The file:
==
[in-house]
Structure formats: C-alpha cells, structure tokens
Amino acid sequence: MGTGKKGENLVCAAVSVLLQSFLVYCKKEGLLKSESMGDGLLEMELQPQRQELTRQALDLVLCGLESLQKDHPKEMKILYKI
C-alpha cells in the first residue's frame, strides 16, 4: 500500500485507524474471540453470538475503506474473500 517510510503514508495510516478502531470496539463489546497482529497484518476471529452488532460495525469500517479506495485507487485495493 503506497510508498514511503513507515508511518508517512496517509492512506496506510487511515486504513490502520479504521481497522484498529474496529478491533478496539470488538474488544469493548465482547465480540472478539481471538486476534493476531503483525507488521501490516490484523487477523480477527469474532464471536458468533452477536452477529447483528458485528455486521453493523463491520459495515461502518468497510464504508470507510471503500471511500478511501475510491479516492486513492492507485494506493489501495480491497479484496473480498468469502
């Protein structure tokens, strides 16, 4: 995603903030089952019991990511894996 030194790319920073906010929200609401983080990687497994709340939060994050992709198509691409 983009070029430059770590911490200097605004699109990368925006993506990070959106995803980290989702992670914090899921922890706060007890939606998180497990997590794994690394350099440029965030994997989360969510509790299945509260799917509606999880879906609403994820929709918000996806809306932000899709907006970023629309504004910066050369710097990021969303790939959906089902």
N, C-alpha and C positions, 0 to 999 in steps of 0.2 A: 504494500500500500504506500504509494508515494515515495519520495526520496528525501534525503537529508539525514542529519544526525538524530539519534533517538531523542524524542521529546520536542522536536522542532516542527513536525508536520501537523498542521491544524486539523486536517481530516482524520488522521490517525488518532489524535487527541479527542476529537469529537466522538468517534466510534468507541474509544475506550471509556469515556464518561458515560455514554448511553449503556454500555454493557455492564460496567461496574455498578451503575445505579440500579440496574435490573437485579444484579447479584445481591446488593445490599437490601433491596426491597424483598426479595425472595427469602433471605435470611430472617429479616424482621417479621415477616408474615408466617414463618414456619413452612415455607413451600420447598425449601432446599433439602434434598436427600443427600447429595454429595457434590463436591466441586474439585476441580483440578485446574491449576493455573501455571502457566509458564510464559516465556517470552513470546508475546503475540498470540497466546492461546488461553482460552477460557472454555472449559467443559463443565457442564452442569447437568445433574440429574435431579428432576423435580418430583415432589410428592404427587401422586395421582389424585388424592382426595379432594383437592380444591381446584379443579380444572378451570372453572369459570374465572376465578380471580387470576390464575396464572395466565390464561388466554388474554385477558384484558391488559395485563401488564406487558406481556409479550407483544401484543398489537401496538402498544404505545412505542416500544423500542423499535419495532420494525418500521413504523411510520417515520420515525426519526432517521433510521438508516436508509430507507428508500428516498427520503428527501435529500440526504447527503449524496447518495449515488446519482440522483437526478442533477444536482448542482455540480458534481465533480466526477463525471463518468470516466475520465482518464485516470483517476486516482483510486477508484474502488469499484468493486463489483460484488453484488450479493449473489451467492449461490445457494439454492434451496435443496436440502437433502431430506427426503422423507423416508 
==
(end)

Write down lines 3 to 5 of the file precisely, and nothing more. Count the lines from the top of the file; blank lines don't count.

Amino acid sequence: MGTGKKGENLVCAAVSVLLQSFLVYCKKEGLLKSESMGDGLLEMELQPQRQELTRQALDLVLCGLESLQKDHPKEMKILYKI
C-alpha cells in the first residue's frame, strides 16, 4: 500500500485507524474471540453470538475503506474473500 517510510503514508495510516478502531470496539463489546497482529497484518476471529452488532460495525469500517479506495485507487485495493 503506497510508498514511503513507515508511518508517512496517509492512506496506510487511515486504513490502520479504521481497522484498529474496529478491533478496539470488538474488544469493548465482547465480540472478539481471538486476534493476531503483525507488521501490516490484523487477523480477527469474532464471536458468533452477536452477529447483528458485528455486521453493523463491520459495515461502518468497510464504508470507510471503500471511500478511501475510491479516492486513492492507485494506493489501495480491497479484496473480498468469502
């Protein structure tokens, strides 16, 4: 995603903030089952019991990511894996 030194790319920073906010929200609401983080990687497994709340939060994050992709198509691409 983009070029430059770590911490200097605004699109990368925006993506990070959106995803980290989702992670914090899921922890706060007890939606998180497990997590794994690394350099440029965030994997989360969510509790299945509260799917509606999880879906609403994820929709918000996806809306932000899709907006970023629309504004910066050369710097990021969303790939959906089902």